>> he's so good that i find it very difficult to get him to work for some of my assignments because he's so much in demand. >> mitchell: exactly what you'd expect, accep except-- tha whole other david kelly. long before he was david kelly esquire, he was capital-d., m.c. rap is your night job. >> right. >> mitchell: lawyer, rapper. >> right. >> mitchell: it doesn't add up, right, most people are going to tell that you? >> right ♪ all i want is all i need is all i am because it's all in me ♪ . >> mitchell: he's made 8 albums. his latest "polymath" came out late last year to critical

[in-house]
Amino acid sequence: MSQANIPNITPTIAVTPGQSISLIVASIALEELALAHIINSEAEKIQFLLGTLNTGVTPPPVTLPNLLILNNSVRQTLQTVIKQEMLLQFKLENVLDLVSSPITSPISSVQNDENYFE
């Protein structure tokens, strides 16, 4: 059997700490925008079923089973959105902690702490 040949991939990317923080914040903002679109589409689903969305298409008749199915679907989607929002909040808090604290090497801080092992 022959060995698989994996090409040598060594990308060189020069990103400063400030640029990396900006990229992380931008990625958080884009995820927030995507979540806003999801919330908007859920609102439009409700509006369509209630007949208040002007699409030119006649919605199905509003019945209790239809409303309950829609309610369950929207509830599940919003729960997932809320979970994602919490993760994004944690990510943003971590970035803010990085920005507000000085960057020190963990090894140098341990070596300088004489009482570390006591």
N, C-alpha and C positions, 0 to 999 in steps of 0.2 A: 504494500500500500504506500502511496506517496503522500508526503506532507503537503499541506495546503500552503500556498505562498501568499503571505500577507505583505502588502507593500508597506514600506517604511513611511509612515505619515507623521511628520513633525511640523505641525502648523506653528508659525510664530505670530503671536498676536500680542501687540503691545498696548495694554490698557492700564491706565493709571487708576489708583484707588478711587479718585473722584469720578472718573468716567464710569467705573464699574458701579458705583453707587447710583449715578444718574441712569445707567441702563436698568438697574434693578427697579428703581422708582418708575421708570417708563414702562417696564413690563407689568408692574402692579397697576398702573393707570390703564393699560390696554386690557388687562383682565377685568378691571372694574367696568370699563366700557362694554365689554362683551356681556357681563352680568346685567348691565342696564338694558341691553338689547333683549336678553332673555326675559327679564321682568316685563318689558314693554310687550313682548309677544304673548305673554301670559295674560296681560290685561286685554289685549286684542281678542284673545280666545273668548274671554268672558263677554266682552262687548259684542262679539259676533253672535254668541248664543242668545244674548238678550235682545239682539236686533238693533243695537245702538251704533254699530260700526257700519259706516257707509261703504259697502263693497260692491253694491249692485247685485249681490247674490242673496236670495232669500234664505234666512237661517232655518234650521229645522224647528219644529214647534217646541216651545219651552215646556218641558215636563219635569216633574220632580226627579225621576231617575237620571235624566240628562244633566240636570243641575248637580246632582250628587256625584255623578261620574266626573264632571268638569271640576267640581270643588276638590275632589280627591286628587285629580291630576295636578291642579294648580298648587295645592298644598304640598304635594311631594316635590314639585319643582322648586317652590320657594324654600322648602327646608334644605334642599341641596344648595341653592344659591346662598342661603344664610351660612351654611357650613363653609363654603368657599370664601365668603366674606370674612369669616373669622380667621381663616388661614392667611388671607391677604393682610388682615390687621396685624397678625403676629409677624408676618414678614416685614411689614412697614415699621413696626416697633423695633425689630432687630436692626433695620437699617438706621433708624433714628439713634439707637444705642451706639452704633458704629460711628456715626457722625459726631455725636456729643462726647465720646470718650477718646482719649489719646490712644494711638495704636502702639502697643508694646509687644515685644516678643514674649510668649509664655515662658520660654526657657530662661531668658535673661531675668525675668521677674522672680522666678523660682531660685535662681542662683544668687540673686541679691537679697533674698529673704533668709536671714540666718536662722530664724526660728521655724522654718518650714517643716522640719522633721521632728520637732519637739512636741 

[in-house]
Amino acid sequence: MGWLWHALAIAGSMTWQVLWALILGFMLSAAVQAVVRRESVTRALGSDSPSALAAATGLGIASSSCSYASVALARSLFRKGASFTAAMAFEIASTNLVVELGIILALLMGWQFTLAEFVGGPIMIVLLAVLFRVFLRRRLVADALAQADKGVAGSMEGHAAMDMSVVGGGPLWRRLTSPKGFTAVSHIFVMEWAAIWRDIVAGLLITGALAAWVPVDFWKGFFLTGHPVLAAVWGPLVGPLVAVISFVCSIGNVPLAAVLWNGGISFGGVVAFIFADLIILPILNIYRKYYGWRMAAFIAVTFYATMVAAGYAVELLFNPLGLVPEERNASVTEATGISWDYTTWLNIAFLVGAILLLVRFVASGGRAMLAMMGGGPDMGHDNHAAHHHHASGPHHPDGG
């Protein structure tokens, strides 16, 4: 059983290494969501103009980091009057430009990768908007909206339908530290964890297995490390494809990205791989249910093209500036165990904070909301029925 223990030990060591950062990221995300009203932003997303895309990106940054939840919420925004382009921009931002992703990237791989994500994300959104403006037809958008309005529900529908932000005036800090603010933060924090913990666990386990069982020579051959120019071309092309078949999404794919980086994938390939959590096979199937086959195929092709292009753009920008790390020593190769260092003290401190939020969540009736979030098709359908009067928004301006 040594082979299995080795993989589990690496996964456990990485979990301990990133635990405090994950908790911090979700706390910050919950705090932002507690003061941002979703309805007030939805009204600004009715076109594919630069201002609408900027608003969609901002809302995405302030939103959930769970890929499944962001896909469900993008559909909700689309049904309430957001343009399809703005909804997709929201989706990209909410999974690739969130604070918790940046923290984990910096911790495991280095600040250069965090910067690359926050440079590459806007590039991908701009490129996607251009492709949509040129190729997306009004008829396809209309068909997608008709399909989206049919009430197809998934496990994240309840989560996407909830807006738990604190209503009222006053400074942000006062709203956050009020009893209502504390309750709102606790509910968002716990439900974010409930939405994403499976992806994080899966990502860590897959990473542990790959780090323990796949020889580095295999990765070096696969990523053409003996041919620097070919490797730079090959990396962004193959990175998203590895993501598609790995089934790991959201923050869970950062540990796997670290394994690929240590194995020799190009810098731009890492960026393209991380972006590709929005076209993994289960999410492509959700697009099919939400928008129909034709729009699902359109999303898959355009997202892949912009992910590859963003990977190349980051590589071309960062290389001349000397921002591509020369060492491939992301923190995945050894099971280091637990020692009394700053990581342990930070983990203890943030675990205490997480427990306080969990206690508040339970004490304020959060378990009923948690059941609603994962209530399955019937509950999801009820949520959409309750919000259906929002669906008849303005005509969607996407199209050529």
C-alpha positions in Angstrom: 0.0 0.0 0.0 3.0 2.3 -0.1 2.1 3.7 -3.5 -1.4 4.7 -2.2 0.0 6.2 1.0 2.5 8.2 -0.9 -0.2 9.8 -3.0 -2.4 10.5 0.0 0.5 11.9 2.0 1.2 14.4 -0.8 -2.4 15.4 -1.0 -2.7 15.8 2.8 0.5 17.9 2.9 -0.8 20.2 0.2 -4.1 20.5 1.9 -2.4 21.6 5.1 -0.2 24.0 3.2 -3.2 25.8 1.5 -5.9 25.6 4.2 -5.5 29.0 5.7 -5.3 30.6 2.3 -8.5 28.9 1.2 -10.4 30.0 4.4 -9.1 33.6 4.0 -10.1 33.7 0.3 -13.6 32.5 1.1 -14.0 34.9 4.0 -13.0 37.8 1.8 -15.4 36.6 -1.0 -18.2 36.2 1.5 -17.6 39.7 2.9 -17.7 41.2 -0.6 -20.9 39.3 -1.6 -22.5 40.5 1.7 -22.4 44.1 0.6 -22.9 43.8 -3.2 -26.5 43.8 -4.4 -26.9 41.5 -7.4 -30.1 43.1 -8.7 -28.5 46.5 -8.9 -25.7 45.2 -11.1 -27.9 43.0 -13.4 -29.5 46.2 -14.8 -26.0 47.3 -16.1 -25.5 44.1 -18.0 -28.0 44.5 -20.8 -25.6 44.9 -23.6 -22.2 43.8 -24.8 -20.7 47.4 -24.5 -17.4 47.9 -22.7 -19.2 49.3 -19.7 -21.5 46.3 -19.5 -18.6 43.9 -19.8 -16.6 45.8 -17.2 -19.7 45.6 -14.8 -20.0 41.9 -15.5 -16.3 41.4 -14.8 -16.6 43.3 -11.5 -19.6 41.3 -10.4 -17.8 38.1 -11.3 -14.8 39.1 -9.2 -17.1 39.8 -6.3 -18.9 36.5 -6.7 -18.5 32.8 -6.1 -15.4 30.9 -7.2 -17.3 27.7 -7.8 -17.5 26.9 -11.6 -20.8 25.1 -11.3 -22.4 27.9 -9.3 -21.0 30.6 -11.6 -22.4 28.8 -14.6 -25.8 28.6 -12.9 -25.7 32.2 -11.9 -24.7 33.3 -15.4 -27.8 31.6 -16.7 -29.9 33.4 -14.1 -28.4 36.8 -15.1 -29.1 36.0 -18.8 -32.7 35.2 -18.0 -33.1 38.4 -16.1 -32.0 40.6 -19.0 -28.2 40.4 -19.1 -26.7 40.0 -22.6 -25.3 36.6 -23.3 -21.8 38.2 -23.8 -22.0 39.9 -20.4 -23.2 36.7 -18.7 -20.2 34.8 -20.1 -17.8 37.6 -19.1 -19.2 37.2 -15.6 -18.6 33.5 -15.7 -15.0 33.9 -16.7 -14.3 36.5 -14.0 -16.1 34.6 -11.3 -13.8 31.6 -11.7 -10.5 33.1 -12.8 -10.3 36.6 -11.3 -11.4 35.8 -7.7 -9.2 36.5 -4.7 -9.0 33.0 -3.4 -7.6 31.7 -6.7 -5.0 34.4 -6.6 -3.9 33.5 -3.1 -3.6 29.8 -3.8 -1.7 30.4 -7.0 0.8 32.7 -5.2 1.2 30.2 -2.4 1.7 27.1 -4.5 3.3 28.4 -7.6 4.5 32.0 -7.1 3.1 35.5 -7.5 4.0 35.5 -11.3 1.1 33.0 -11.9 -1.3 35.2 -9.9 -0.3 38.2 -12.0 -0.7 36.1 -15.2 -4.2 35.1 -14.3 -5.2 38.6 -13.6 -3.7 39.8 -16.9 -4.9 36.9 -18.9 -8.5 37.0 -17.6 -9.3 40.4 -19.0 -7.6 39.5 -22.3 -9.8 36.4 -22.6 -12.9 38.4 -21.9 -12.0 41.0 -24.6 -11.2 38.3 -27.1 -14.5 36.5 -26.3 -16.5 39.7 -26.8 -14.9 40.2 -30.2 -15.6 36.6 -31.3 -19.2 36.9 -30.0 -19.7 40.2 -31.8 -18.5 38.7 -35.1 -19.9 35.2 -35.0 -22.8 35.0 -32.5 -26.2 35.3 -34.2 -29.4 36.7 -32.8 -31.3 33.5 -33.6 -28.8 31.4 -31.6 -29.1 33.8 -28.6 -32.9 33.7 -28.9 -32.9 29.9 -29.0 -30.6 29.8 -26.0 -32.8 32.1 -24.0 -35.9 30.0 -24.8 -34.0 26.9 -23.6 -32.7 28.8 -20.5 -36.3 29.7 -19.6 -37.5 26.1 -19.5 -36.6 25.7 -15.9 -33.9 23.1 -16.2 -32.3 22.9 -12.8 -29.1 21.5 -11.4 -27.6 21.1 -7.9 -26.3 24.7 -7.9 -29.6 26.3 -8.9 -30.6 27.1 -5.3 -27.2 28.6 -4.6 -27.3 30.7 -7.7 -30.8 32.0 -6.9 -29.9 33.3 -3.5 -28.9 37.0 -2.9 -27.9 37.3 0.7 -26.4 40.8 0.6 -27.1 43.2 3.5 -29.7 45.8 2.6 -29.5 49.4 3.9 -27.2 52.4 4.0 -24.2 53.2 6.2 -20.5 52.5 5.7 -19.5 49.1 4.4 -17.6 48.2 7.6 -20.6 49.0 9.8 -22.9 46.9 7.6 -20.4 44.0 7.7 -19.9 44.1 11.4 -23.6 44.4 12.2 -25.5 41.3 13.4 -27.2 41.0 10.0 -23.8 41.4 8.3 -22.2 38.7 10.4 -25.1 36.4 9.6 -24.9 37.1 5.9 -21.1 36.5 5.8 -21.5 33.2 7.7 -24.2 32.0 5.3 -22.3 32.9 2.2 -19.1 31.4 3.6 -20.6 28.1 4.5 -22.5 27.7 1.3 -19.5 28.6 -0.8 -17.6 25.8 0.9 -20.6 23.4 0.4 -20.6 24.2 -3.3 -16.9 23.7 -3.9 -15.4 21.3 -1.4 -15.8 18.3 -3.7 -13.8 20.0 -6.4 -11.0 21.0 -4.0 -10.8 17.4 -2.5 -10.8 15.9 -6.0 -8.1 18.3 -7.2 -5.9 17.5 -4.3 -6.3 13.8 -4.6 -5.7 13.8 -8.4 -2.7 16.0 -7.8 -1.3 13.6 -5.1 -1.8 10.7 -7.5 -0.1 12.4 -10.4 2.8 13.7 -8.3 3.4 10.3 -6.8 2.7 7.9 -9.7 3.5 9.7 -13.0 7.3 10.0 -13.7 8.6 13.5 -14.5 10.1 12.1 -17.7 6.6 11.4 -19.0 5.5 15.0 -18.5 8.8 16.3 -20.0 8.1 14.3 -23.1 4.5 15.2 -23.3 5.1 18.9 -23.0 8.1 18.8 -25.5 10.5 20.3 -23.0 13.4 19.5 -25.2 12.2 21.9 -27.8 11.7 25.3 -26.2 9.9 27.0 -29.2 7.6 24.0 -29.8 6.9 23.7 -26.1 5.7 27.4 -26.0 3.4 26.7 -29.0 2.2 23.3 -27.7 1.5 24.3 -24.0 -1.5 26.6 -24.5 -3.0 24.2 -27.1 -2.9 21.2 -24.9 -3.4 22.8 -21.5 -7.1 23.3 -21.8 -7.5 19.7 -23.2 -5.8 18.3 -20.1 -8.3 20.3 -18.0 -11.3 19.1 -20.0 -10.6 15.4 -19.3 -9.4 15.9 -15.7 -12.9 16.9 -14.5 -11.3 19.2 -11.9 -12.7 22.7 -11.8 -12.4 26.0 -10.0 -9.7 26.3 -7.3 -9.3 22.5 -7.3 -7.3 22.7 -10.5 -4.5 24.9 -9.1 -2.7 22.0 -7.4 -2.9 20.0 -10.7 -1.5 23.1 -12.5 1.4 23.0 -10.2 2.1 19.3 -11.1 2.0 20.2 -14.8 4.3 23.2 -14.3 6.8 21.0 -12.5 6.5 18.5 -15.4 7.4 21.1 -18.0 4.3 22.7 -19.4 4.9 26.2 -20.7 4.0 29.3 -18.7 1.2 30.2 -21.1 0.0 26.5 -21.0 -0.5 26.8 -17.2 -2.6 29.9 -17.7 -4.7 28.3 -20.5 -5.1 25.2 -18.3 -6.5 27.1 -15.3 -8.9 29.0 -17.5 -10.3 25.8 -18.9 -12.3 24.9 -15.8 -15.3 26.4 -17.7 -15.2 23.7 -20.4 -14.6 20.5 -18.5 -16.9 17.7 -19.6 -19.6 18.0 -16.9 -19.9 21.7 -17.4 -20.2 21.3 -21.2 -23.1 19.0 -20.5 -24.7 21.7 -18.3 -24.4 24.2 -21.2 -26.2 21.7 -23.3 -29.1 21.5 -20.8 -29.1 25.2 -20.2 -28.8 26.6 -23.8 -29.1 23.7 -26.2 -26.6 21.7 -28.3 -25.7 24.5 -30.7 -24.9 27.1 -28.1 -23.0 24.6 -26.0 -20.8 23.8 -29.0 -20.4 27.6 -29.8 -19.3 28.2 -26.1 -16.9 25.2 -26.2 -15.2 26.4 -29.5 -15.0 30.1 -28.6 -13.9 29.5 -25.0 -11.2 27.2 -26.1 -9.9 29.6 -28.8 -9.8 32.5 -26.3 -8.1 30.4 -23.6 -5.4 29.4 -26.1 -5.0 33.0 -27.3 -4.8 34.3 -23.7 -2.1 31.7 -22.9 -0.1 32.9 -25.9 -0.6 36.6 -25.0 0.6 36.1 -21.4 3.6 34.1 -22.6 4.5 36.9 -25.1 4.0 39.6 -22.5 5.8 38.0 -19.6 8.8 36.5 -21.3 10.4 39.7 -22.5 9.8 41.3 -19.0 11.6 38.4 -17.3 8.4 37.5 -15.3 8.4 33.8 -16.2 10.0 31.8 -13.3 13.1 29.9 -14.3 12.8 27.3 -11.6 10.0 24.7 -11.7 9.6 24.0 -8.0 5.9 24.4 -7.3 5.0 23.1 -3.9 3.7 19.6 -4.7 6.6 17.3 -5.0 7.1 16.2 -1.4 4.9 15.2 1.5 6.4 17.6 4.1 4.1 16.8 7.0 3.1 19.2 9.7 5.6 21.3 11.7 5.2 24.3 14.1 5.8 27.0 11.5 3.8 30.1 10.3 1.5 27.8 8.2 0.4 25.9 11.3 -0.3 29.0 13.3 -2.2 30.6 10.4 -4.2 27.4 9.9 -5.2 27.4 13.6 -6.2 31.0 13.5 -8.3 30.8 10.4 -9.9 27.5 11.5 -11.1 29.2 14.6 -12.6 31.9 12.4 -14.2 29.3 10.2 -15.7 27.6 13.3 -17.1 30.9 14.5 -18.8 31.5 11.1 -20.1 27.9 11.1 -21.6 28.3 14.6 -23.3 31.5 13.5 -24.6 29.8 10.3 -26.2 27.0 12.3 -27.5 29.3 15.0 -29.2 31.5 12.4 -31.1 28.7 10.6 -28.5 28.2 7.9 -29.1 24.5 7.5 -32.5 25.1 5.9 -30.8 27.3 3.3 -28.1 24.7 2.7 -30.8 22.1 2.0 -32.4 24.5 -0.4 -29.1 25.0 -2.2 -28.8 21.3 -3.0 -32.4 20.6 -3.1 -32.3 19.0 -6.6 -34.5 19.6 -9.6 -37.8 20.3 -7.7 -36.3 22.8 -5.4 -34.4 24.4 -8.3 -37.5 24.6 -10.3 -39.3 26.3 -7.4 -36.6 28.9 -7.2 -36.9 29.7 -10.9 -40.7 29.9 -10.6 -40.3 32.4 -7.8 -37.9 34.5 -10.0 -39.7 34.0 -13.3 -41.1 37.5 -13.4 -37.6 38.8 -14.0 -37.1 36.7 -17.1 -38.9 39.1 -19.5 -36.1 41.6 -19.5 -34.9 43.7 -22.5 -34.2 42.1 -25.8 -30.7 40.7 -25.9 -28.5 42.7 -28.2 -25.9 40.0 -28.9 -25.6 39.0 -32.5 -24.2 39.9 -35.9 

acclaim but little fan fair. music critic greg kot just can't understand. >> i think he's incredibly underrated. as they say in the hip-hop world he's been slapped up. people do not know this guy exists and it's a crime. >> no gimmick, no look no image, no hook. >> mitchell: he sees the similarities, not the differences, in law and music. >> my love for hip-hop is because i love to write. my skill asab attorney is because i'm a good writer. >> reporter: the title of his latest album speaks volumes abouts creator. polymath is greek for someone who is expert in many different subjects ♪ the scene don't get me everywhere i been i bring me with me ♪ . >> mitchell: in a record company came in here tomorrow and offered you a boat load of men and said we'll make you the next big star, would you quit